Add flour and olive oil. Stir with a spatula to incorporate flour, then mix on low speed for about 20 seconds to further incorporate and no dry streaks remain. Add salt to top of dough and let the dough rest, covered, for 30 minutes.
Attach dough hook to stand mixer and secure bowl. Mix on medium low, speed 3 of KitchenAid stand mixer for for 8 minutes. *This is a very wet dough, and that's okay.
Remove bowl from mixer and cover with a towel. Let dough sit for 30 minutes, then do 2 sets of stretch and folds around the bowl. Let dough rest for another 30 minutes, then do 2 sets of stretch of folds around the bowl. Cover, and let dough bulk ferment about 4ish more hours if your house is at 70 degrees F (will take less time if it is warmer in your home), until dough is just short of doubling in size.
Once doubled, place parchment paper on large baking sheet and spray with non-stick spray such as olive oil.
Turn dough out onto floured surface and let rest for 15 minutes. The dough will be sticky and that is okay!
Dust the top of the dough with flour and use floured hands to press dough out slightly.
Using a bench scraper, cut the dough into about 5 pieces weighing about 200 grams each. Flour your hands generously, and stretch a corner of the dough out and bring it back to the middle, doing this with each corner of the dough so you're forming a ball. Use a bit of tension on the surface to make the ball a bit tighter, and close the bottom.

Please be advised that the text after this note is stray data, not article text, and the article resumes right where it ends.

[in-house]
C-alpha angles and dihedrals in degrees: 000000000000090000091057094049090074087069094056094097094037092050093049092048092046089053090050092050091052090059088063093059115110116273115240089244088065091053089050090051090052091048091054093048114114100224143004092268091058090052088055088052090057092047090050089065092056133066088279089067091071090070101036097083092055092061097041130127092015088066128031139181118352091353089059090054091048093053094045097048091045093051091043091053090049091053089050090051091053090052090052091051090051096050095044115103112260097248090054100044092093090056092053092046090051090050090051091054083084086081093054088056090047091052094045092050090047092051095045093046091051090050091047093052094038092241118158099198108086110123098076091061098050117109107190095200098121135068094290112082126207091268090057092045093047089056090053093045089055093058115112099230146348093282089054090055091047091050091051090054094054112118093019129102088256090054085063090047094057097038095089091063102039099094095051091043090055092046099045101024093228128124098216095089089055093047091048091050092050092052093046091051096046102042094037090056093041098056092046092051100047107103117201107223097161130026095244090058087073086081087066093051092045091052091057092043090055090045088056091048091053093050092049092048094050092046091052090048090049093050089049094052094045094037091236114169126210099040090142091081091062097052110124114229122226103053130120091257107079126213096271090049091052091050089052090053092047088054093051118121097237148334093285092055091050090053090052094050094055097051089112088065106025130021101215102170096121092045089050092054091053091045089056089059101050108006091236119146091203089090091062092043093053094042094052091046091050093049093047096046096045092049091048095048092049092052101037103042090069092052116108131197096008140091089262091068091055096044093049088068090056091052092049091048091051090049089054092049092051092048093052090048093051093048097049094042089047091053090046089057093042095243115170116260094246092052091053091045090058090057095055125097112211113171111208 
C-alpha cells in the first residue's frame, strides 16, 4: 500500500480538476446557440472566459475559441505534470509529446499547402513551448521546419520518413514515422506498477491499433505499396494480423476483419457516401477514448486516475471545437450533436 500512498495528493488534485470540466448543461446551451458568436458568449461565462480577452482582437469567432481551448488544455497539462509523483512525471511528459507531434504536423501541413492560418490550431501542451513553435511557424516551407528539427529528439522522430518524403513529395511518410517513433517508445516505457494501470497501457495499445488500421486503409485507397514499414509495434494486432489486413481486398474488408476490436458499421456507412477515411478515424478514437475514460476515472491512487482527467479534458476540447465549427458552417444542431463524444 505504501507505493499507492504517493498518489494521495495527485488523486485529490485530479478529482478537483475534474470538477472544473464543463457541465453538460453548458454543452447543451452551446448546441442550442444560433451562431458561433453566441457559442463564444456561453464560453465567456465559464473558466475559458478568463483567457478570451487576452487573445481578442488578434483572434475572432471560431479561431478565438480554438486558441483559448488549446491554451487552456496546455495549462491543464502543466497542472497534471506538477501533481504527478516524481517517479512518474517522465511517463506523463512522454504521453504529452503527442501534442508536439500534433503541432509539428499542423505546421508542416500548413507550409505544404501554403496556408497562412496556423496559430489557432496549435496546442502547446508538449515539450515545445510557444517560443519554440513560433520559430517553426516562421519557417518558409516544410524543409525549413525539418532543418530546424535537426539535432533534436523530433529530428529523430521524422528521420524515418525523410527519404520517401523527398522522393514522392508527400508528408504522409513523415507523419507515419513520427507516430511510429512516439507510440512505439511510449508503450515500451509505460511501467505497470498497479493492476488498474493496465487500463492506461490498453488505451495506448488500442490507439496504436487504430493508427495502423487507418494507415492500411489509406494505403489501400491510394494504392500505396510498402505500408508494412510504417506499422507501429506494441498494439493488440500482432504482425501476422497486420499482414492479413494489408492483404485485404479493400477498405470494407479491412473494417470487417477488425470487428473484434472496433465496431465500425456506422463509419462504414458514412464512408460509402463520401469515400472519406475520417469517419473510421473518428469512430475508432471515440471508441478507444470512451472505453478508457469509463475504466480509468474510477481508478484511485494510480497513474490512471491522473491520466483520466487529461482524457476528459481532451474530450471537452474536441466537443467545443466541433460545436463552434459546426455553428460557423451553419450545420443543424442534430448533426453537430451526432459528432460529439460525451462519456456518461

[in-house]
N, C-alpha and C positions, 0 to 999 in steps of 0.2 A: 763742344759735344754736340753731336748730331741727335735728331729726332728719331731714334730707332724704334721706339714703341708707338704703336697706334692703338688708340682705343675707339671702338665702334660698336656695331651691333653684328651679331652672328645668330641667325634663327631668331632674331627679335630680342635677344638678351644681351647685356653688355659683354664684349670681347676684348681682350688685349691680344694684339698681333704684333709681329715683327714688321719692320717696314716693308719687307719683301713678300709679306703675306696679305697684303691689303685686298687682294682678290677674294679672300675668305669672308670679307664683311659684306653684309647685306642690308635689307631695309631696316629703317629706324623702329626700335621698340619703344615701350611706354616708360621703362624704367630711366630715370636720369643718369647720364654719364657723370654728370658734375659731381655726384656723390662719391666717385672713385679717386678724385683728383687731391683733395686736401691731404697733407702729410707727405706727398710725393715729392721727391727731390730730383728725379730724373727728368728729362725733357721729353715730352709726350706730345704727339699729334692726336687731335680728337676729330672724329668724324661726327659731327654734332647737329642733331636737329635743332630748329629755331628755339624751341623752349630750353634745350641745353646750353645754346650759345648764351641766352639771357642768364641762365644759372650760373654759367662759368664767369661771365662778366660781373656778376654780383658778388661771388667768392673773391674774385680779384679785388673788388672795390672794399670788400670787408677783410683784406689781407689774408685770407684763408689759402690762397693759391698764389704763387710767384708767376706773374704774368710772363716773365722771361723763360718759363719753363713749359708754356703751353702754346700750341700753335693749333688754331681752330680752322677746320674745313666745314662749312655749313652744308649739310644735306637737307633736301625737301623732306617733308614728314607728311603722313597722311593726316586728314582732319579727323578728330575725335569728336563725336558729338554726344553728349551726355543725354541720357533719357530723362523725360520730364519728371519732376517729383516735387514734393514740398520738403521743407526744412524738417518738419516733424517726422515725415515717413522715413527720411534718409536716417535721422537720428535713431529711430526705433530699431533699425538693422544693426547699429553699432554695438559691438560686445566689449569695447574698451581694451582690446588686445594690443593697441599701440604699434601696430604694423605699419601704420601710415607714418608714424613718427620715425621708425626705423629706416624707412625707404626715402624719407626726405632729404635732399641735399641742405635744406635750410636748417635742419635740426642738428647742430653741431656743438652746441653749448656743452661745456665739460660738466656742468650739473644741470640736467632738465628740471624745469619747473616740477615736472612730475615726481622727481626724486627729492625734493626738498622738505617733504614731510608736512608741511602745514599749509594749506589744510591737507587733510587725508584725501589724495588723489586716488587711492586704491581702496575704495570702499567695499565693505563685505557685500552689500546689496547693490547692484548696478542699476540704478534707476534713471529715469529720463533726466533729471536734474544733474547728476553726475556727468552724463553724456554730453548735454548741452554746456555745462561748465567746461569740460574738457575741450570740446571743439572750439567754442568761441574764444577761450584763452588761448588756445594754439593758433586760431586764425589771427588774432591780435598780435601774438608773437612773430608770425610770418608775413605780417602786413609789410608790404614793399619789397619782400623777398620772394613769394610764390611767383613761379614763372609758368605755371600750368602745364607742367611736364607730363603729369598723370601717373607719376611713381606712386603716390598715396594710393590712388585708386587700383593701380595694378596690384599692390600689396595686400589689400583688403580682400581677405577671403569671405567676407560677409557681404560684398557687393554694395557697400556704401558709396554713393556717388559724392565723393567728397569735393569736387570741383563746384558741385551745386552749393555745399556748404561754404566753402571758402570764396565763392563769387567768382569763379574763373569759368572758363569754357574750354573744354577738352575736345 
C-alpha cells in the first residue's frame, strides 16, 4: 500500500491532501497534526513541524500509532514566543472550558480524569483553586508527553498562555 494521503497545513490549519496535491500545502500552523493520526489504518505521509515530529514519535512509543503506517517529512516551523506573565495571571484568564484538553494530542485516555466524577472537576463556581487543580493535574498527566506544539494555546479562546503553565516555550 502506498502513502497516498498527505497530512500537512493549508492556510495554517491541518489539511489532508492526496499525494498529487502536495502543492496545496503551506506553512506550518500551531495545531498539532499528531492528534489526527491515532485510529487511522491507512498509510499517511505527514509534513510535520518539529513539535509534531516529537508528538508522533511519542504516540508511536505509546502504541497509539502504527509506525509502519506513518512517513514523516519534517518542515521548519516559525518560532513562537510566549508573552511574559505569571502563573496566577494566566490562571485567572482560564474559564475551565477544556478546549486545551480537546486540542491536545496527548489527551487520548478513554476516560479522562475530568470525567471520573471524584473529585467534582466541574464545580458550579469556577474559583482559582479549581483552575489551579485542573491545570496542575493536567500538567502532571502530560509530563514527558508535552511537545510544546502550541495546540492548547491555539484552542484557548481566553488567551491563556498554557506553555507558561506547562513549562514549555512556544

Place dough on a greased baking sheet. And repeat with all dough balls.
At this point you can let the dough rise on the counter for 45 minutes, for its second rise, until it has grown a bit and is puffier. Or you can put the pan with dough balls straight into the refrigerator, covered, and leave them in for 6 to 48 hours, and take out an hour before you want to make the pizza.
1 hour before you're ready to grill or bake the pizza, lay out all of your ingredients at a station so you can work quickly once the dough is pressed out.
30 minutes before you're going to grill the pizza, turn on the grill, with cast iron pizza pan on one side, over two flames turned to medium high. Leave the right side burner off. You'll want the interior temperature of the grill to be 650 degrees F. Or, preheat a pizza stone in your oven to 500 degrees F for an hour.
Lay a piece of parchment paper on your pizza peel and liberally dust with cornmeal and flour.
Dust top of dough ball with flour. With floured hands, pick up a dough ball and hold up with two hands on corners of the dough. The dough will start to droop downward with gravity, and you’ll rotate the dough clockwise, like you’re turning a steering wheel. And it will be a bit sticky. That’s okay! Bring it down to the parchment paper, and lightly press out into a circle, stretching the corners. Do NOT use a rolling pin. This will make the dough too thin, resulting in a tougher crust. You’re aiming for each pizza to be around 7-8 inches in diameter. Don’t try to make the biggest pizza. Keeping it smaller will result in the fluffiest baked dough. Stretch and adjust the dough a little more, aiming to position one edge of the pizza all the way at the front edge of the peel.
Spread with a light amount of sauce, and put the the rest of your toppings on, including cheese. Error on the side of less toppings that piling it super full, to be sure the crust can handle the weight.
Shimmy the pizza onto the cast iron pan or pizza stone, without the parchment. Close the lid of grill, and let cook for 3 minutes on the pan/stone. Then open the lid, transfer the pizza to the right side, top rack, and close lid for another 4-5 minutes to finish cooking. OR If baking in oven, bake at 500 degrees for for 8-9 minutes, until bubbly and golden brown.
*this is a WET dough, and that’s okay! use flour as you need while working with the dough after it’s bulk ferment, to keep it from sticking to your hands or surface.